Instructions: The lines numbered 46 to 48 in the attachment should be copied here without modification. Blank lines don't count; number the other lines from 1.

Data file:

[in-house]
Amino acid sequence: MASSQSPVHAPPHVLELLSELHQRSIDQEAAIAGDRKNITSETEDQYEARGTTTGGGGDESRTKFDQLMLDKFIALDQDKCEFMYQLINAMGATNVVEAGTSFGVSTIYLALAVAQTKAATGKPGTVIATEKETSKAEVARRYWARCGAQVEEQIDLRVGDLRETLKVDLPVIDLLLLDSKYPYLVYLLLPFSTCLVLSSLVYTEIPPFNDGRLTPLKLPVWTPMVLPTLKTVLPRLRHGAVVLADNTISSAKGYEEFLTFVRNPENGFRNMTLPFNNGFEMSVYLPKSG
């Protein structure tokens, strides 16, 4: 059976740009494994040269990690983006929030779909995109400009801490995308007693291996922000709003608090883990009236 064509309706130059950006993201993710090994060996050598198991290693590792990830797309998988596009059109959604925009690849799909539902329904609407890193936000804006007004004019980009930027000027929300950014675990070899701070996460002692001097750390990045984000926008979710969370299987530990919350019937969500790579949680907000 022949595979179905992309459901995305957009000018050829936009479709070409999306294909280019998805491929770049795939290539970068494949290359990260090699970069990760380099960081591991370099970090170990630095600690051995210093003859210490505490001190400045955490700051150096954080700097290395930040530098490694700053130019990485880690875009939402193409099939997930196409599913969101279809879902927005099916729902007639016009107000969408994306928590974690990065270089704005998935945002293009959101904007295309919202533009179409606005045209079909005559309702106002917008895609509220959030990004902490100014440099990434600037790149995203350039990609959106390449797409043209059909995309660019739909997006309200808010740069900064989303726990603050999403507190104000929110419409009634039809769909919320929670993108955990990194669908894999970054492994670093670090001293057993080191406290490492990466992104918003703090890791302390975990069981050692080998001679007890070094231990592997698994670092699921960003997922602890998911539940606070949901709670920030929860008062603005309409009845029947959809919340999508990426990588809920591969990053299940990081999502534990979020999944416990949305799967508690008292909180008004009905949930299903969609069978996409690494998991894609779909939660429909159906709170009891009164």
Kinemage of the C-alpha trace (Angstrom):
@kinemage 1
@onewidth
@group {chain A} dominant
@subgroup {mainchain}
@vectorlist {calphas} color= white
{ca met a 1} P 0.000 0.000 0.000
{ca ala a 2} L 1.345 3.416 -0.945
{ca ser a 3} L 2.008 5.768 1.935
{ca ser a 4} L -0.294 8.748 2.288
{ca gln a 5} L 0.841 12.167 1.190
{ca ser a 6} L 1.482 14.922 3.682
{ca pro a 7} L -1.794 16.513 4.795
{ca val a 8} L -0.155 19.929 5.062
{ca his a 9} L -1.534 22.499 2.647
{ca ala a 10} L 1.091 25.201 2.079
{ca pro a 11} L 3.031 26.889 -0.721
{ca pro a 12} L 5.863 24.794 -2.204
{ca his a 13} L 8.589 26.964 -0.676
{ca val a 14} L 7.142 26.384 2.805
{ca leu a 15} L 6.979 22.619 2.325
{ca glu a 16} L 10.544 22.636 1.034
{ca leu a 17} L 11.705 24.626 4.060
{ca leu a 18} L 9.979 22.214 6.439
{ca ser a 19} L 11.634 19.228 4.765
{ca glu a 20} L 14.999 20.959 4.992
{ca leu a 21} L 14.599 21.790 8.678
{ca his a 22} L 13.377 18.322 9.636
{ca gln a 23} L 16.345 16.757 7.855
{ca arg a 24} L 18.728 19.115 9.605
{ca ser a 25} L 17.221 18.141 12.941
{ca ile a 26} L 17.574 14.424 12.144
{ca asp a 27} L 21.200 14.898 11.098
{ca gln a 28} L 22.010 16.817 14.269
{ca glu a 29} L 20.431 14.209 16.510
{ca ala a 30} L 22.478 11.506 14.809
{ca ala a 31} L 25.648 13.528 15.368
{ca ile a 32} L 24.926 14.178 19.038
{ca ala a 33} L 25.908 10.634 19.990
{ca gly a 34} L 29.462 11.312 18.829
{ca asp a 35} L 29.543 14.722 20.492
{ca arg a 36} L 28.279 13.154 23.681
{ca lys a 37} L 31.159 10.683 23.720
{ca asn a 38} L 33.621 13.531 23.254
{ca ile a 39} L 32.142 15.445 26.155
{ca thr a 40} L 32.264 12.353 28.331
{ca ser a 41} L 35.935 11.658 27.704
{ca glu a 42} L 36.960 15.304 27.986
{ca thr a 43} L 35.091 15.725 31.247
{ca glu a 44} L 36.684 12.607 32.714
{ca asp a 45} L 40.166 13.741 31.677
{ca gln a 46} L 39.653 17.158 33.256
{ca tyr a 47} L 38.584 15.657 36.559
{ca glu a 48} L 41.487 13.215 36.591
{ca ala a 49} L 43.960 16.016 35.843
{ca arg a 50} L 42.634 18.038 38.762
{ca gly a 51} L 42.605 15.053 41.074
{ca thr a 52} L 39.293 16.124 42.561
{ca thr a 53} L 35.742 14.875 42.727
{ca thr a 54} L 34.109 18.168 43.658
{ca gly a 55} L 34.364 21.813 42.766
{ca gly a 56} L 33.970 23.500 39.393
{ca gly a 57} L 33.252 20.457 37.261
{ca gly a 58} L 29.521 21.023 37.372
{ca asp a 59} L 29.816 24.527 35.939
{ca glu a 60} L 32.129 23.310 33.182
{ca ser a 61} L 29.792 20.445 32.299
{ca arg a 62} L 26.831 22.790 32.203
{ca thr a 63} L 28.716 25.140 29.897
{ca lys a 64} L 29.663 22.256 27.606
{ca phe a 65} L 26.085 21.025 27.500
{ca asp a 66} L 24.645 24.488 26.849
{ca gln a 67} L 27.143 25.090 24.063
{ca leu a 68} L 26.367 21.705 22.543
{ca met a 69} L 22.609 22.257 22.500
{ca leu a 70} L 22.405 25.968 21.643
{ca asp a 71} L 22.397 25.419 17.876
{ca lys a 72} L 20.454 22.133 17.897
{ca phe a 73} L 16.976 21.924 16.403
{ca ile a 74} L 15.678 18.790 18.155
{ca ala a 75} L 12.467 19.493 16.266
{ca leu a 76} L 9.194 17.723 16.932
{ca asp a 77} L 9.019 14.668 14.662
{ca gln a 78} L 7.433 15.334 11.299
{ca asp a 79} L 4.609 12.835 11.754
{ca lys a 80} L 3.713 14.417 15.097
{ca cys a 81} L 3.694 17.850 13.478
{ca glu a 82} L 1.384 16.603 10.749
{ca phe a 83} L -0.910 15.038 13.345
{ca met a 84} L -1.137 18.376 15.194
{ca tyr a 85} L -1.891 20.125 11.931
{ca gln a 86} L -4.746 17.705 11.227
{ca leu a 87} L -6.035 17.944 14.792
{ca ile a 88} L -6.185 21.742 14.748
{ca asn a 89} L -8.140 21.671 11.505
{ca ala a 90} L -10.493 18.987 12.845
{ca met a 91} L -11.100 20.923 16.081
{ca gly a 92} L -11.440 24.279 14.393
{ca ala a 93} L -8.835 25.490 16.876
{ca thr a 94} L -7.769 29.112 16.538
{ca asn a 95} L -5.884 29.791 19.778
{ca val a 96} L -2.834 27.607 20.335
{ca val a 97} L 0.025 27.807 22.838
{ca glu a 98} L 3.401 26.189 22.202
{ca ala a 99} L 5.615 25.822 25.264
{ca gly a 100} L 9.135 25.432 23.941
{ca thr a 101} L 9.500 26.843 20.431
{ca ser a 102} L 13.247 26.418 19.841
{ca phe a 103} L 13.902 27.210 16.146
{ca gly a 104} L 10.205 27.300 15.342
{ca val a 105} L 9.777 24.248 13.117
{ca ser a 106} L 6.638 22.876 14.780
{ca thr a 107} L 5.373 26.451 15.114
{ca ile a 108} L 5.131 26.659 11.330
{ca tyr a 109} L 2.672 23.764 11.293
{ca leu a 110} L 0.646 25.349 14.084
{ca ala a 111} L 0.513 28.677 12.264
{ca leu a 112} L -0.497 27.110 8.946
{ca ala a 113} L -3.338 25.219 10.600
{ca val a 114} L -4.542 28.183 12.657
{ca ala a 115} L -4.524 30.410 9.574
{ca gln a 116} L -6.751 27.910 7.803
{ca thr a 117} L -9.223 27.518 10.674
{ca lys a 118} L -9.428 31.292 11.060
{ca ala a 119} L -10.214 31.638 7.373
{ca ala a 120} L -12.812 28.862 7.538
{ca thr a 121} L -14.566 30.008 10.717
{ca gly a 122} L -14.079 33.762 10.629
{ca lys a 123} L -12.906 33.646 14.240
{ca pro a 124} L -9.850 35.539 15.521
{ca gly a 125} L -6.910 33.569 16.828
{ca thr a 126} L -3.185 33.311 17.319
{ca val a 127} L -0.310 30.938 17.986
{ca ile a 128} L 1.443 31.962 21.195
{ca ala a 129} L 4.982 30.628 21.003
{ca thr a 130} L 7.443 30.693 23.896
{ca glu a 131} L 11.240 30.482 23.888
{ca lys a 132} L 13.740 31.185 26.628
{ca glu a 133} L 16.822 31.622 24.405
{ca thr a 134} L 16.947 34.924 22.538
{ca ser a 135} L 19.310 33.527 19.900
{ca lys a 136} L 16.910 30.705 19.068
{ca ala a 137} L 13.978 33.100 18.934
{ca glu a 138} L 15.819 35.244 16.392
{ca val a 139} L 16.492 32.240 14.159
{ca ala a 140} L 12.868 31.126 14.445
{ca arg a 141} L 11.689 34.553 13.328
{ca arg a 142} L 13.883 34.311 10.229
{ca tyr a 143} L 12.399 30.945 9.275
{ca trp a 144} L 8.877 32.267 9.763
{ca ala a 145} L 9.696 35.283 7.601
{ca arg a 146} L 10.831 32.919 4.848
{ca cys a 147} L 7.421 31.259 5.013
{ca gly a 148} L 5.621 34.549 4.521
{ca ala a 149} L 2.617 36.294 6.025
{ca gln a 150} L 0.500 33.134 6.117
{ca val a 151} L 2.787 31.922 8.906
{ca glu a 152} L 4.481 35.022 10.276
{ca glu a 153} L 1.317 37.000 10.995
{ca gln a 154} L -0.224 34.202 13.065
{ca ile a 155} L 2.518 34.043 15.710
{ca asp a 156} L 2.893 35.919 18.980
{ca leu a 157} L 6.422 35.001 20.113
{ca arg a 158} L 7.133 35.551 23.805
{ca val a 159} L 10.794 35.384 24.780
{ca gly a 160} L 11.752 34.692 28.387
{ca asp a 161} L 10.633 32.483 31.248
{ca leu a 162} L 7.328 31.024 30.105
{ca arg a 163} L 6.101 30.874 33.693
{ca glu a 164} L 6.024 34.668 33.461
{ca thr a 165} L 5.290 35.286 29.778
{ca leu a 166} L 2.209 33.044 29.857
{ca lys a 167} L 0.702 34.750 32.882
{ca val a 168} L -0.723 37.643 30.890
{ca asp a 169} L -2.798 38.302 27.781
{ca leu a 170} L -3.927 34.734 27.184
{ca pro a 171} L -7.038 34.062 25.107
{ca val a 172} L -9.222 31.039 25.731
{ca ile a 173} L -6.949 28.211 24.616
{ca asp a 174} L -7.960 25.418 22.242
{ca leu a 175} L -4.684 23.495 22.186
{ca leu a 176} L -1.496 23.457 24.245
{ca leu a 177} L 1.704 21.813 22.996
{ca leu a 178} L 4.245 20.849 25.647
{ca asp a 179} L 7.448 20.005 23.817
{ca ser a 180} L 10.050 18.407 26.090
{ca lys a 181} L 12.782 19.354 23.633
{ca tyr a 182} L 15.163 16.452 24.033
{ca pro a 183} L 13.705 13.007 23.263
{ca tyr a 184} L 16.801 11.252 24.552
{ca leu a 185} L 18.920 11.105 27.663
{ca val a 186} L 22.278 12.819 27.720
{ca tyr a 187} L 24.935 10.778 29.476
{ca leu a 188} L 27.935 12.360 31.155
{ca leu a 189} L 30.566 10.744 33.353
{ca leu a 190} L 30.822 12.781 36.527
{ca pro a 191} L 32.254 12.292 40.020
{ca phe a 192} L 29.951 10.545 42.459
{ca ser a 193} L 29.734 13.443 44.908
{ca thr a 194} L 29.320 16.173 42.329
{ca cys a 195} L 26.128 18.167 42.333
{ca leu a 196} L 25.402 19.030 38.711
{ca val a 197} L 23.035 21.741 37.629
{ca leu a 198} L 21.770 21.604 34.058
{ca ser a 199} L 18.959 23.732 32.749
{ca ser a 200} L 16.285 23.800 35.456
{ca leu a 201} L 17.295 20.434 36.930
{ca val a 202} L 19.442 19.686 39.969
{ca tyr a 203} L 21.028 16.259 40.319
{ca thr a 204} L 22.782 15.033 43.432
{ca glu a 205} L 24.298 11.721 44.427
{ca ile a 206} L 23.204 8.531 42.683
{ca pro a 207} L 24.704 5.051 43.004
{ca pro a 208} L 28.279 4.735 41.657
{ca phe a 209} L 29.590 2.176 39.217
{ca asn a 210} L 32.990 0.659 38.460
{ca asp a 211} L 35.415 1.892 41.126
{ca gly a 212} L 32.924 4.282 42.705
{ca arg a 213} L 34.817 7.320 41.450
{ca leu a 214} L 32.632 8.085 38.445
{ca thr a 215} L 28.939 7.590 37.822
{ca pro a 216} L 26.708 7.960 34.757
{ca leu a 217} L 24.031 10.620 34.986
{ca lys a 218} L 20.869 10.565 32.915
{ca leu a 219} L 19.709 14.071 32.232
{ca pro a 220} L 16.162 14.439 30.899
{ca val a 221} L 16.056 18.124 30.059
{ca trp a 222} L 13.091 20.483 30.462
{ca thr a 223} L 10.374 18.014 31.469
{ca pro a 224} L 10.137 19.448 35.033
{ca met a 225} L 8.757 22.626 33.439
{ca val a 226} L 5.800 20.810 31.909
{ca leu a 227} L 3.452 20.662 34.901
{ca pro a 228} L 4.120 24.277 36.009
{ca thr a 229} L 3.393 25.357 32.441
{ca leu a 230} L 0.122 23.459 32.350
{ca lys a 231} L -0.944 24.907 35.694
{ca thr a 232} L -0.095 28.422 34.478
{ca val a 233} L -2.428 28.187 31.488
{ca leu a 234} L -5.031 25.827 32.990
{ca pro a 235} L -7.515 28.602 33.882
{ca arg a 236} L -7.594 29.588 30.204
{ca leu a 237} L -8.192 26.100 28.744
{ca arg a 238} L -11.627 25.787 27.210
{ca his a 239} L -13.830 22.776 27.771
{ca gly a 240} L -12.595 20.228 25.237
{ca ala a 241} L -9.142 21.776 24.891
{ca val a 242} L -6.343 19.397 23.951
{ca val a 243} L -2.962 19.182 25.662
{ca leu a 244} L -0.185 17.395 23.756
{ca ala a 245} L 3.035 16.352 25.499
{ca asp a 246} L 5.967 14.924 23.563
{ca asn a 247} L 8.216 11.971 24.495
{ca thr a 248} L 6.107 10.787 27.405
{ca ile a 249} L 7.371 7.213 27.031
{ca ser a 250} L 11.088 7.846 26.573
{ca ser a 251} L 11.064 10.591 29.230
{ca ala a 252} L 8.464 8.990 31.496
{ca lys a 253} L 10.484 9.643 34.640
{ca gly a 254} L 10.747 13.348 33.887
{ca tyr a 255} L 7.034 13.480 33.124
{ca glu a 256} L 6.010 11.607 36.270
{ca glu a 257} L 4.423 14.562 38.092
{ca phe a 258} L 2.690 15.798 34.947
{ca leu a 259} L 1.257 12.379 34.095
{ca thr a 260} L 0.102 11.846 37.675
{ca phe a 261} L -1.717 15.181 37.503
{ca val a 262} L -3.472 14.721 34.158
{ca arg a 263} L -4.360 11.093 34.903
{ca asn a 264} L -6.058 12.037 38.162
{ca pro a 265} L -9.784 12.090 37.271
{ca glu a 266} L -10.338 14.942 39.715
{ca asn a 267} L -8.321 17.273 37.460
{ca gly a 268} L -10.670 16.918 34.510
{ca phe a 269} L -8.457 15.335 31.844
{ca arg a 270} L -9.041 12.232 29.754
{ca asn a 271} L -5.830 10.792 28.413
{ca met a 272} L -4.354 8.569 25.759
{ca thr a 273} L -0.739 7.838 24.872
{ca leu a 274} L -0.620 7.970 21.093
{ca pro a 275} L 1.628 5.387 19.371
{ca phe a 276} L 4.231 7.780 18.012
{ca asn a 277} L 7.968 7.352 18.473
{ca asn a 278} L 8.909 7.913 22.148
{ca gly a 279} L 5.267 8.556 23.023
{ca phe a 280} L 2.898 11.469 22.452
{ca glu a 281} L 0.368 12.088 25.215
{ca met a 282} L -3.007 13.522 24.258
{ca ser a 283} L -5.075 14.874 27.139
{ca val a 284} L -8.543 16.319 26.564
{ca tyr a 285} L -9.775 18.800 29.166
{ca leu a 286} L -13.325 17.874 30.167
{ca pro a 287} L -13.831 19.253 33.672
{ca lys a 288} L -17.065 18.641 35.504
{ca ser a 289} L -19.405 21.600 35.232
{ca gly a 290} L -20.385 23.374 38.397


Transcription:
{ca lys a 37} L 31.159 10.683 23.720
{ca asn a 38} L 33.621 13.531 23.254
{ca ile a 39} L 32.142 15.445 26.155